Now to tweet alerts for separate campuses, each account now has the same Consumer Key & secret, but their own unique Access Token & Secret. Everything else in your system should be exactly as before - except now you only use 1 main application key instead of separate ones for each campus.

Also, it doesn’t really matter which account owns the app, what matters is the combination of Consumer key & secret and Access token & secret - so @Campus1Alerts could be the actual Application “owner” but the other accounts will still have their own access tokens and tweet separately just fine.

Hope that helps!


#7

I couldn’t have said it better myself. Thank you @IgorBrigadir !

@TAMUCMAdmin - Please let me know if you have any additional questions.


#8

Thank you @IgorBrigadir for the explanation. We understand that we should be able to use one Twitter app (created in this Developer account) to be able to tweet to any one of our campus Twitter accounts for our use case. I understand that the Twitter app will have its one Consumer Key and Consumer Secret, but that there will need to be unique Access Token and Access Secret keys for each Twitter account receiving tweets through the app.
I have three questions:

  1. Only one set of Consumer and Access tokens can be managed for the app from within the developer account. We assume these tokens will work for tweeting only to the one Twitter account already associated with the Developer account. Any other Twitter accounts we want to send tweets to with the app must be assigned their own Access Tokens which we create using twurl (or other external method). Are these tokens created by twurl visible in the Developer account interface or do we have to manage them separately?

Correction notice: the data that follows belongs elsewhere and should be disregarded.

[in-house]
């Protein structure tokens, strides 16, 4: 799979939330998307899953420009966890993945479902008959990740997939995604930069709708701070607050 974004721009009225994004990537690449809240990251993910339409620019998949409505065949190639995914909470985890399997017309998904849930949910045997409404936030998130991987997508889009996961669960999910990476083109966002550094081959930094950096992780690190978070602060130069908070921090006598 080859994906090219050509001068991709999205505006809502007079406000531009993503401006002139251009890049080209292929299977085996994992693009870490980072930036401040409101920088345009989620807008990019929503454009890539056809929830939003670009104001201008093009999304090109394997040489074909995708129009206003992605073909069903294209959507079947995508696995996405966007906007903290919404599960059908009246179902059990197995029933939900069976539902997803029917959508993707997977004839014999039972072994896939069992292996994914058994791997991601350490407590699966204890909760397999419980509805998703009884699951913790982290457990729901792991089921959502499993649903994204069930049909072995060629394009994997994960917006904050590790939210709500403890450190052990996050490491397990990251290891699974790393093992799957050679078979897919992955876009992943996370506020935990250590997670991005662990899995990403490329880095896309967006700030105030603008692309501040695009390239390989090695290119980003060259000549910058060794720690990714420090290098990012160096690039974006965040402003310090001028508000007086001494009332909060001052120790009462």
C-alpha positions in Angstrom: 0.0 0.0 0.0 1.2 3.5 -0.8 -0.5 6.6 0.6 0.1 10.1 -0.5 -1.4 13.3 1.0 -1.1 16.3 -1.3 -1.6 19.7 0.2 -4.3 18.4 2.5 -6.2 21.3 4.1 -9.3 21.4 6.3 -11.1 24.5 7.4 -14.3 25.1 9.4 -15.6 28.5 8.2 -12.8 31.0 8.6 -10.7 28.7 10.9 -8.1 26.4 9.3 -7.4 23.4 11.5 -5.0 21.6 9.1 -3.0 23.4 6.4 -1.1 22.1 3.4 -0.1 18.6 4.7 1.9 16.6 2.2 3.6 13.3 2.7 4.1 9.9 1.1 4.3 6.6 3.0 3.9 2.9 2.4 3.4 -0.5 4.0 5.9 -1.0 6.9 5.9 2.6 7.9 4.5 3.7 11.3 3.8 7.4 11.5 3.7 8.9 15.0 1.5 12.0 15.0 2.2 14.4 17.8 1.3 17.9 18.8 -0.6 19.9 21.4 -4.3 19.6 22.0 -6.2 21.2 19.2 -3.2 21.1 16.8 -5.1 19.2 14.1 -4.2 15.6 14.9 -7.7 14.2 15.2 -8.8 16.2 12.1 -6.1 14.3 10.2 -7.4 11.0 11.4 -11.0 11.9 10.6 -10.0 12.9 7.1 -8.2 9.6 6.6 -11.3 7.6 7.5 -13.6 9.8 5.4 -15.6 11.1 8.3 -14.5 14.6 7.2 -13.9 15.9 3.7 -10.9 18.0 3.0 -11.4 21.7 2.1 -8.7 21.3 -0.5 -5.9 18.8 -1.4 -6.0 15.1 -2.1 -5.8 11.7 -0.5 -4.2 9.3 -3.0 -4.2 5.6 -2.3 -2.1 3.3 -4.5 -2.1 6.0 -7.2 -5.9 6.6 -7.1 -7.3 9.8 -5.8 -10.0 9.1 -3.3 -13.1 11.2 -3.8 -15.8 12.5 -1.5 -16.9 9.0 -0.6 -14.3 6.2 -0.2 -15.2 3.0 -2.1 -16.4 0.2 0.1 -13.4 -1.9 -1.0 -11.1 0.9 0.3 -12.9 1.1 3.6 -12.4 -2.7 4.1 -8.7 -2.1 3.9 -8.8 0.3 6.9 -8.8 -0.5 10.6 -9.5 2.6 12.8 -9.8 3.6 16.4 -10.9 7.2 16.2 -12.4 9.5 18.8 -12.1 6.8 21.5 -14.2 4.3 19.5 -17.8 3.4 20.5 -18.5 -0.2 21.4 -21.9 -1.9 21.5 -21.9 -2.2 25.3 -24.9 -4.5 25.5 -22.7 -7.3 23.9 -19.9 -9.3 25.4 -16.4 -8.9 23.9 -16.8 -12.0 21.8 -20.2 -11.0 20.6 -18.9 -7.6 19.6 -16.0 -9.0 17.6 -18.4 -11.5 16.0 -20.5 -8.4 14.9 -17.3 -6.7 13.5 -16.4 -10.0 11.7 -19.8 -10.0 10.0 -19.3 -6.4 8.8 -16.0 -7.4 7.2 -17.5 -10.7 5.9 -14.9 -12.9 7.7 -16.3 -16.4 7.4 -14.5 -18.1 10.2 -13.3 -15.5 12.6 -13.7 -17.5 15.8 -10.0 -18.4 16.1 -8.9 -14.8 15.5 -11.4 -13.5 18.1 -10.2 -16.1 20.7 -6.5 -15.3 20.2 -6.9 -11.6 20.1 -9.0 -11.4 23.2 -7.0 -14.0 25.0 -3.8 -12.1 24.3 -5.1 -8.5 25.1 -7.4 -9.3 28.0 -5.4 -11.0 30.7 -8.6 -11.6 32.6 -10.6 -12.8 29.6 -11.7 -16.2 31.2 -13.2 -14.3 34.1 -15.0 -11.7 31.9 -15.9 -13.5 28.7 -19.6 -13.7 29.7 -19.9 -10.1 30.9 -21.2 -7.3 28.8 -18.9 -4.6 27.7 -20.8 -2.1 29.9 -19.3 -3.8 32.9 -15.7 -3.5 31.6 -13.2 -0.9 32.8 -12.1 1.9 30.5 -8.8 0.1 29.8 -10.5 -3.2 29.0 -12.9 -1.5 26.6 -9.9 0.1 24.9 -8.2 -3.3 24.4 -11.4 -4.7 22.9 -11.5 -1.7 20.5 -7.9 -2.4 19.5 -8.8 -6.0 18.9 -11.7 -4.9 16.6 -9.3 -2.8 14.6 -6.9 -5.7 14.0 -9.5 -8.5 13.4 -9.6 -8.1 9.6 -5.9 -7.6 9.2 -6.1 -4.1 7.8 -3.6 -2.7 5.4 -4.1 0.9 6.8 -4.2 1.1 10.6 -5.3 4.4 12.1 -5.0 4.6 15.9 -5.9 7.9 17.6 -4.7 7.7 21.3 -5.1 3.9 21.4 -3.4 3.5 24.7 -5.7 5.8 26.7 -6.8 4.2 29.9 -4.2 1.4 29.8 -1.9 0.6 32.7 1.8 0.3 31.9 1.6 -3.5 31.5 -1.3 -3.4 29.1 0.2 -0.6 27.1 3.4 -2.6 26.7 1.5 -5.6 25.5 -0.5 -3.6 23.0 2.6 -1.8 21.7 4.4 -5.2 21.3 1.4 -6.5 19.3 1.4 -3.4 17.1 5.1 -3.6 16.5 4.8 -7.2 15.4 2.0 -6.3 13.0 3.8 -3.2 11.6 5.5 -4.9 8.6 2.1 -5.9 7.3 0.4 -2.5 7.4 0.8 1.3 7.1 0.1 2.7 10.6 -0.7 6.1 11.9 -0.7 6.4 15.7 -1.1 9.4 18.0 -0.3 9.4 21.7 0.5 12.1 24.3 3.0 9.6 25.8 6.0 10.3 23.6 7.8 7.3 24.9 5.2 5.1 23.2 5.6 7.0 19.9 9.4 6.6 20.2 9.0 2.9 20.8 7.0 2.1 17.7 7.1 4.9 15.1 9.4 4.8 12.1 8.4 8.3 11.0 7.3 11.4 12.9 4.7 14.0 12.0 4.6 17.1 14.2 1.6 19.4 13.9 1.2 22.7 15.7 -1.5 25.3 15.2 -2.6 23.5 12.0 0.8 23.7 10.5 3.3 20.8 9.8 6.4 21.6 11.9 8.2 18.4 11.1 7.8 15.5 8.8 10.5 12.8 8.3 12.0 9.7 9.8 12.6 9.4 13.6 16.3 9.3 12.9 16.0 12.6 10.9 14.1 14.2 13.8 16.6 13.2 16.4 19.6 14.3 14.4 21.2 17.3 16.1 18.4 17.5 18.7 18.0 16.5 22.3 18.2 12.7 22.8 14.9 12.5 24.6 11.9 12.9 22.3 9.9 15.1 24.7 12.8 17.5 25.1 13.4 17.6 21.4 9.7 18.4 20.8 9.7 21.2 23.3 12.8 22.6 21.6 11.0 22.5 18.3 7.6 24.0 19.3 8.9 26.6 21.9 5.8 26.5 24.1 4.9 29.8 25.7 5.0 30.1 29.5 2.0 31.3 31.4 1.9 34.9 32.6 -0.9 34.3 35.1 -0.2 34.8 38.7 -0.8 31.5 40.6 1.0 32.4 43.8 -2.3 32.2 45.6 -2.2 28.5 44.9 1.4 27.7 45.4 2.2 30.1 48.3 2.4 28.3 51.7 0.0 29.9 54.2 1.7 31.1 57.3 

2. If we create a set of tokens with twurl, do we need to delete these tokens when we create another set to replace them?
  3. How many different sets of Access Tokens can we create for one Twitter app in the developer account (or, how many Twitter accounts can we send individualized tweets to using one Twitter app)?

Thank you again for your assistance.


#9

Not exactly - unless you mean “Creating Tweet Alerts” by “receiving tweets through the app”. Tokens are only needed for posting tweets.

Ordinary users and those wishing to follow your alerts just need to follow one of your accounts - like TAMUCodeMaroon or TAMUCM_LAW (i’m assuming those are the ones you mean)

When telling people to follow these accounts - i’d also suggest strongly encouraging people to “Turn on mobile notifications for this account” - that option appears after you follow an account in the ... burger menu on web or as a Bell icon in the App - people might miss it, or not realise it’s there. This will mean that their twitter app will very likely generate a phone notification (not SMS) any time the emergency account tweets (but you can’t 100% guarantee these app notifications).